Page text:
Michael Millard’s point is well-taken. Of the five speakers who addressed the main motion (to adopt B005), all five favored the resolution. Moreover, two of the speakers were members of the subcommittee that had rewritten B005. Additionally, two other members of the subcommittee spoke against the amendment, and their comments essentially supported the unamended resolution as well. Moreover, the debate began with Mark Harris’s pitch for B005. Three speakers spoke in favor of the amendment, which, I would argue, would have had little effect on the message sent by the resolution anyway. Five spoke against it.

All of which is not to say that sentiment in favor of B005 was overwhelming. (The final voice vote was convincingly in favor of the resolution, but the nays were substantial in number.) Apparently, the rules of the House of Deputies do not require alternation of pro and con speakers, but there is a mechanism for determining the purpose for which a deputy rises, and, particularly for more controversial matters, alternation of pro and con speakers is often used to assure that debate is fair, particularly in light of the limited time allowed for debate. I don’t know what President Anderson’s intention was upon resuming debate after it was interrupted, but I’m sure she was not at her best that day. (She initially interpreted the vote to end debate on the amendment to have rejected the amendment itself. She had to be corrected.) When debate was interrupted, Anderson determined the order in which the remaining speakers would be given the floor, irrespective of their position on the motion. Did she do this because she was rushed, or did it not seem important to assure fair debate? In any case, I believe the debate was not fair.

My understanding is that some of those waiting to speak when debate on B005 was halted wanted to offer other amendments to end having to deal with the Anglican Covenant. It is impossible to know for sure just what the mind of the House of Deputies was. My suspicion is that it was leaning toward rejecting the Covenant, but the lack of expressed support for that outcome caused people to “go with the flow” and accept the indecisiveness of B005. There certainly was a widespread feeling that the Covenant was, in some sense, dead, and there was little point in dancing on its grave. One deputy suggested to me that most deputies had made up their minds about the Covenant—they hated it—but they were reluctant to say what they actually thought.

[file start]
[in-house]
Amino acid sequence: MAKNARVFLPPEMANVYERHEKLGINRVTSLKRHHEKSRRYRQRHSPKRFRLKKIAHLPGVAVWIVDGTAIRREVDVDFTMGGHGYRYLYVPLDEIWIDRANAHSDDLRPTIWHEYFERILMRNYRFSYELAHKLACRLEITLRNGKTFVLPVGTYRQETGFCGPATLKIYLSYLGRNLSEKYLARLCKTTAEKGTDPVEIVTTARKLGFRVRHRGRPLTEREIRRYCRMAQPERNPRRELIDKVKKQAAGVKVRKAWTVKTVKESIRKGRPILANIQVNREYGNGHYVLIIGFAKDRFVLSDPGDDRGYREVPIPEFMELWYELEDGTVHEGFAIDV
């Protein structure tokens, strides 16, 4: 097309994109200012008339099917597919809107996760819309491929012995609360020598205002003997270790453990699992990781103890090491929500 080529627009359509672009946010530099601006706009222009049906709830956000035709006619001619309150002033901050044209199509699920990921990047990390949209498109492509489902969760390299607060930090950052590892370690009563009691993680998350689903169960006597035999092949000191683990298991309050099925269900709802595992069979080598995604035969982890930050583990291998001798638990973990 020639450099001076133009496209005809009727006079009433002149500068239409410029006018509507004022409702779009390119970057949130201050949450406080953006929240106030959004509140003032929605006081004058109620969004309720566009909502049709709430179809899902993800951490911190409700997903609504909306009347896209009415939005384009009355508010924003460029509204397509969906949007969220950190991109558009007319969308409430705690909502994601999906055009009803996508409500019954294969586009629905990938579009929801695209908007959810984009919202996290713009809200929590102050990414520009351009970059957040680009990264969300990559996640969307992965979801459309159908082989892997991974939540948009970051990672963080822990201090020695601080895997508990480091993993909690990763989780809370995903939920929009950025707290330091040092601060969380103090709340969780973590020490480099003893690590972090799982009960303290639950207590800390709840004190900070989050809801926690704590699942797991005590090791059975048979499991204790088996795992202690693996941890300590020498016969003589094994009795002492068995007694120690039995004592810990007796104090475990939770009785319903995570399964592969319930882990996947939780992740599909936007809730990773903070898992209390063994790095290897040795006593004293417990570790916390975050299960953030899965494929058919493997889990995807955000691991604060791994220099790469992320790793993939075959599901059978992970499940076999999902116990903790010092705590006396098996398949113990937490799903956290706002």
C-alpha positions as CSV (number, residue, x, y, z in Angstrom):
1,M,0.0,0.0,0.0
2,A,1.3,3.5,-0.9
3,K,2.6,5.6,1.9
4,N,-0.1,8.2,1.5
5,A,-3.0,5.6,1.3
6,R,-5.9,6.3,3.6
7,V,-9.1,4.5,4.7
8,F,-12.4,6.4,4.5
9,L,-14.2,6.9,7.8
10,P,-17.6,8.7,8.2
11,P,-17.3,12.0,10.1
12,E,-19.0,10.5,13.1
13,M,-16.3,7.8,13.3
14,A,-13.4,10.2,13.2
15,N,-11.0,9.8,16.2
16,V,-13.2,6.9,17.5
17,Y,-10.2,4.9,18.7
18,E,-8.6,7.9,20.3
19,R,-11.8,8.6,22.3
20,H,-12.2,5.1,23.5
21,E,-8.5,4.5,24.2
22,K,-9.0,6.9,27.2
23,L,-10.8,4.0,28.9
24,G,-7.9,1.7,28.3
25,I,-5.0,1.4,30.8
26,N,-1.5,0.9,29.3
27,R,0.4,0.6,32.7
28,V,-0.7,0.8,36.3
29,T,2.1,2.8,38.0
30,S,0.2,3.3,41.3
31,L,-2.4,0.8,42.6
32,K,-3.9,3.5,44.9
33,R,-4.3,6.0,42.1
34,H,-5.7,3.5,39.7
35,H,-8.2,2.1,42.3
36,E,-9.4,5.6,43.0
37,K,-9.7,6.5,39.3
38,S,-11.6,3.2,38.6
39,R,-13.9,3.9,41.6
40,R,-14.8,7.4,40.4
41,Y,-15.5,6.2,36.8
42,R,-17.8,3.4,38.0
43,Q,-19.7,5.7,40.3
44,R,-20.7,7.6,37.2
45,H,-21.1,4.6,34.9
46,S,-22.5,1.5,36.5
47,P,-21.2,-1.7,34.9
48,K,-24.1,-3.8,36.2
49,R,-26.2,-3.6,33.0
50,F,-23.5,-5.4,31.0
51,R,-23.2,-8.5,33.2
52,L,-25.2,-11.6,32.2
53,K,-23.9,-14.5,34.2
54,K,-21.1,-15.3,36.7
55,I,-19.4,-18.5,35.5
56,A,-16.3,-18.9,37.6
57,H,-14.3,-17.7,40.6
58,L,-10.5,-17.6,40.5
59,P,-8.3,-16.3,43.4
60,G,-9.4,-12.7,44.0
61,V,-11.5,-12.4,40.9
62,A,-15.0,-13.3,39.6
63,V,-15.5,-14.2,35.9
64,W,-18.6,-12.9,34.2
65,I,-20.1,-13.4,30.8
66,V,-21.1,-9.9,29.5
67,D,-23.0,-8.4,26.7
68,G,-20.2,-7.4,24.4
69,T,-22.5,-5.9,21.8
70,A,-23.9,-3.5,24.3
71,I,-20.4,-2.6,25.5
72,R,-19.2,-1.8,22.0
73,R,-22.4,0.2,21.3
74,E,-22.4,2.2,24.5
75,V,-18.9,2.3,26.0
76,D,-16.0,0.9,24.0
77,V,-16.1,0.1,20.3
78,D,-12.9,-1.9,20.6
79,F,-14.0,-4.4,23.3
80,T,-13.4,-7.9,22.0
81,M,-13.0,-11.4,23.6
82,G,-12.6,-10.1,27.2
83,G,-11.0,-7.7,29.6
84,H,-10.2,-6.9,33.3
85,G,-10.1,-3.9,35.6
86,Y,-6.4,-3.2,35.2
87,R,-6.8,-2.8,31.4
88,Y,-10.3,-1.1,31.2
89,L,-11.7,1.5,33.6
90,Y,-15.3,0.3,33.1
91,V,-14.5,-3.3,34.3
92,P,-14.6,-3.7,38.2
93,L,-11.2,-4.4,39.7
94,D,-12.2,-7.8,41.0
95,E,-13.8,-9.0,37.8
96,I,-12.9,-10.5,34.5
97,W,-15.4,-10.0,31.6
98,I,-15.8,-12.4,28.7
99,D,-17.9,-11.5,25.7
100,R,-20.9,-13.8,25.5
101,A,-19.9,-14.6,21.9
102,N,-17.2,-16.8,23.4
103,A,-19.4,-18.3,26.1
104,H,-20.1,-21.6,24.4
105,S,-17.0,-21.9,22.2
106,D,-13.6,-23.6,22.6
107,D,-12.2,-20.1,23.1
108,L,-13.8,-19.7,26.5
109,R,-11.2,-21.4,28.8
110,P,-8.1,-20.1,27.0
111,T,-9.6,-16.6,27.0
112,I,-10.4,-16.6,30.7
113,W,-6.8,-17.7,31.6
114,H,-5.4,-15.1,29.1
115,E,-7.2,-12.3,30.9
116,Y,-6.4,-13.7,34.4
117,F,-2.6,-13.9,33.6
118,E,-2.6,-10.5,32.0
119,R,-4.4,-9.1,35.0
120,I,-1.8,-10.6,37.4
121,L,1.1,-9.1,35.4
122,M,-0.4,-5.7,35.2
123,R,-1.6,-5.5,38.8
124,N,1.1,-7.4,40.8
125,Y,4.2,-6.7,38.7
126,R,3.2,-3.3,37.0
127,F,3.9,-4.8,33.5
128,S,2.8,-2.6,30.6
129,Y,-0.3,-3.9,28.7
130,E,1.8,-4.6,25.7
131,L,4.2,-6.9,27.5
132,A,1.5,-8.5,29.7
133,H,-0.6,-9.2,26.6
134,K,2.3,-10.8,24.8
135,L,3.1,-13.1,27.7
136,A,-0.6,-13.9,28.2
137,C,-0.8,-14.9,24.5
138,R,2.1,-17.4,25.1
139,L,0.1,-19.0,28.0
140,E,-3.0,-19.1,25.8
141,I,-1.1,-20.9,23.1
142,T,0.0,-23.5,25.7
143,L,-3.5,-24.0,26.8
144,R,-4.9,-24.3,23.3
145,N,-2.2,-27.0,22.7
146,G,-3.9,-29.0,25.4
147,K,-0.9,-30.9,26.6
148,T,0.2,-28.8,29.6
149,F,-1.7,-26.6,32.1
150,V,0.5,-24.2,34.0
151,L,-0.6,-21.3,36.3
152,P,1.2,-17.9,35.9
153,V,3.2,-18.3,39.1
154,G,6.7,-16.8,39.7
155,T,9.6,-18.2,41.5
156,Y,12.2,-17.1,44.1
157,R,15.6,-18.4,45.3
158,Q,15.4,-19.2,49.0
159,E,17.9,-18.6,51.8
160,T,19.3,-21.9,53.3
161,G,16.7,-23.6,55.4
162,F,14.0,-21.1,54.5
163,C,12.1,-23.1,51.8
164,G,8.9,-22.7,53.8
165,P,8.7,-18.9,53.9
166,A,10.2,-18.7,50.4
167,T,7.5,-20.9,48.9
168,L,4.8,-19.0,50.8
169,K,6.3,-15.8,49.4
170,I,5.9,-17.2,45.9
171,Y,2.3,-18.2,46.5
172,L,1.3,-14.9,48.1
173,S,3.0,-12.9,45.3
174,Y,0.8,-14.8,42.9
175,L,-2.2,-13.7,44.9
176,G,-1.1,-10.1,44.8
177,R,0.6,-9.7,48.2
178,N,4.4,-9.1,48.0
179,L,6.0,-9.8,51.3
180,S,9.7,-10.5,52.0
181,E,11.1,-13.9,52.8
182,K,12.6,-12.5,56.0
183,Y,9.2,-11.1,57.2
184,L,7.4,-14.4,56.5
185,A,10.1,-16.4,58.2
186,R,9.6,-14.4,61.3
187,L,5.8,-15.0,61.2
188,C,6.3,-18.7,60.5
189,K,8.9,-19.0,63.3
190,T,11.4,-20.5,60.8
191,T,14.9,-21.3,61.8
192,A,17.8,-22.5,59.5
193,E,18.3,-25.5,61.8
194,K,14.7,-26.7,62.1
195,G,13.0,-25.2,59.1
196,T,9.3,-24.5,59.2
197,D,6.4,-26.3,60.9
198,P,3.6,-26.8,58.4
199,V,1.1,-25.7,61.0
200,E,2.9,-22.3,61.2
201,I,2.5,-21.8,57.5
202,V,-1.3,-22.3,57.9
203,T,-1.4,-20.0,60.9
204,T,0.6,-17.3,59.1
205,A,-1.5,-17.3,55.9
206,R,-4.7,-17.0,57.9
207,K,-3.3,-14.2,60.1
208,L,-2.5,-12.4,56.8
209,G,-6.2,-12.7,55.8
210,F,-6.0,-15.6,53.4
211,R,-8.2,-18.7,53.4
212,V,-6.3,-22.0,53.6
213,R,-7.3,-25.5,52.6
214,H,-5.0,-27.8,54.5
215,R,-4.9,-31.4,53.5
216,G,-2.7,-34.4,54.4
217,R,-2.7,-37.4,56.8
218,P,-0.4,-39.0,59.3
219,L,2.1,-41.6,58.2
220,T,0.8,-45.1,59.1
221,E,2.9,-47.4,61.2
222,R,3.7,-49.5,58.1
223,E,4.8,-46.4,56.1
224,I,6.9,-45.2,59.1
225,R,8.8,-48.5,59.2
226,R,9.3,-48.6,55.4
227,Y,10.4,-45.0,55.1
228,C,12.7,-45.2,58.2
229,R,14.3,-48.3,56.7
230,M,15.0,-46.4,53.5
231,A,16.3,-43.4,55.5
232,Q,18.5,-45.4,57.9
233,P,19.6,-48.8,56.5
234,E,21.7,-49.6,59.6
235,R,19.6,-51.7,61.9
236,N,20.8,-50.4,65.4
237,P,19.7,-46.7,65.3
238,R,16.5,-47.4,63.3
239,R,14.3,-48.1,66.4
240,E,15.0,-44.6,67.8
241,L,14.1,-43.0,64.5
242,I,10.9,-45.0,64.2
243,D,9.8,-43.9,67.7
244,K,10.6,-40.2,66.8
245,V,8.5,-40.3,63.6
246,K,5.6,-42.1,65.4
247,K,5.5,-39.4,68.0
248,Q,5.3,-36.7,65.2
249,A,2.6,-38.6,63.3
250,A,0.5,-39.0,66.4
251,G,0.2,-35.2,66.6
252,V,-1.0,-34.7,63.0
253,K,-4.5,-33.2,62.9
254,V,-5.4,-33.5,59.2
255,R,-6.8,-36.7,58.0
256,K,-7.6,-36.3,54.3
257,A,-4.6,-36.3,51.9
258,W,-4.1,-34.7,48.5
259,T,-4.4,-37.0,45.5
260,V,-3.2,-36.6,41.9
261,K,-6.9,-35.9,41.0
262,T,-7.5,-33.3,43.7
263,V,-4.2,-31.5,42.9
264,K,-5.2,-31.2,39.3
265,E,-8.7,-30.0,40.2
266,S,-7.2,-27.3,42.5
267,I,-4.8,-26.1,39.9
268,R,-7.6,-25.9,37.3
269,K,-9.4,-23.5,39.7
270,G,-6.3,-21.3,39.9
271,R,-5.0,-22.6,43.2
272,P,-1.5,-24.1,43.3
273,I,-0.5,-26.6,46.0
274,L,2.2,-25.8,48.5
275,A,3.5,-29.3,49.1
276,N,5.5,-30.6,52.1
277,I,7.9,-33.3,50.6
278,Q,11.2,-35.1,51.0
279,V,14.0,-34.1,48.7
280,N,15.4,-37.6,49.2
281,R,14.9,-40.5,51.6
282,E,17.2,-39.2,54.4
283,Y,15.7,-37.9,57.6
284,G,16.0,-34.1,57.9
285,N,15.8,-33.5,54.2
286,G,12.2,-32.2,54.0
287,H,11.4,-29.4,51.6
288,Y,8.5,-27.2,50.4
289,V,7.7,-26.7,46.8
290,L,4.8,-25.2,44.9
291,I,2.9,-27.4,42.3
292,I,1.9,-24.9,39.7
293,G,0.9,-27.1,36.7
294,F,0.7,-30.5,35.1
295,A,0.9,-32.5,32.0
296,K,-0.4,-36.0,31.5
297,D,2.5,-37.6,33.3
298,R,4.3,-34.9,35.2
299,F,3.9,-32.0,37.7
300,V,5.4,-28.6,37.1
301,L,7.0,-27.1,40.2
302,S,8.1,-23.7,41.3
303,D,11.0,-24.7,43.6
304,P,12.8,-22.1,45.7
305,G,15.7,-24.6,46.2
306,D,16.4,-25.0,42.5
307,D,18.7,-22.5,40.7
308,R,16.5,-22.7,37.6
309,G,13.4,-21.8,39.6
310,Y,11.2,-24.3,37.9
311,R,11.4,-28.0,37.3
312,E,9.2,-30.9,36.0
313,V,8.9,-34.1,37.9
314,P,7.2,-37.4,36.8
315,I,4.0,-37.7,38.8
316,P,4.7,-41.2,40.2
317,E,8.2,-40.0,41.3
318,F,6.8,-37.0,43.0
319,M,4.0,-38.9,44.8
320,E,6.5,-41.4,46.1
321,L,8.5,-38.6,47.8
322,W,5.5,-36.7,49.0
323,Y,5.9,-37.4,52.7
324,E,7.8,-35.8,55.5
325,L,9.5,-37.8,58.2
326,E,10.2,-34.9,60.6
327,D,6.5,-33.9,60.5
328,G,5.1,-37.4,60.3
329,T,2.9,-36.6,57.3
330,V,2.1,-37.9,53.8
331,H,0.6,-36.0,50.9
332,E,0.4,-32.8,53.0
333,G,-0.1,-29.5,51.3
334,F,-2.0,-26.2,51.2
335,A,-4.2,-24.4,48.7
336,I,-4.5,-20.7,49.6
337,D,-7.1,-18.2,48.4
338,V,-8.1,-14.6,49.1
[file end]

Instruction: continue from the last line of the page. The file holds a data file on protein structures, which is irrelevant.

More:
The idea that the Covenant was essentially dead seemed to me very myopic. It never seemed likely that The Episcopal Church would actually adopt the Covenant, but a clear rejection by our own church might have encouraged other churches sitting on the fence also to conclude that the Covenant was the wrong horse to back. Given that the Covenant is already in effect for some church, it is going to haunt the Communion for a very long time. It is difficult to know just how to put it in the grave and keep it there.

I am continually amazed by the prevalence of anxiety in The Episcopal Church over the possible ostracism people fear from the wider Communion. The church is acting like the shy new schoolgirl in town who is fearful of rejection by the cheerleaders and other popular girls in school. The reality, of course, is that the Communion needs The Episcopal Church more than the reverse. This is not to say that our church should be saying to other Communion churches, “We have no need of you.” The existence or stability of The Episcopal Church would not be threatened by isolation from the Anglican Communion, however. Both individual churches of the Communion and the Communion itself would be under threat if The Episcopal Church actually did isolate itself from the Communion. On the other hand, no one has seriously suggested that we should do that!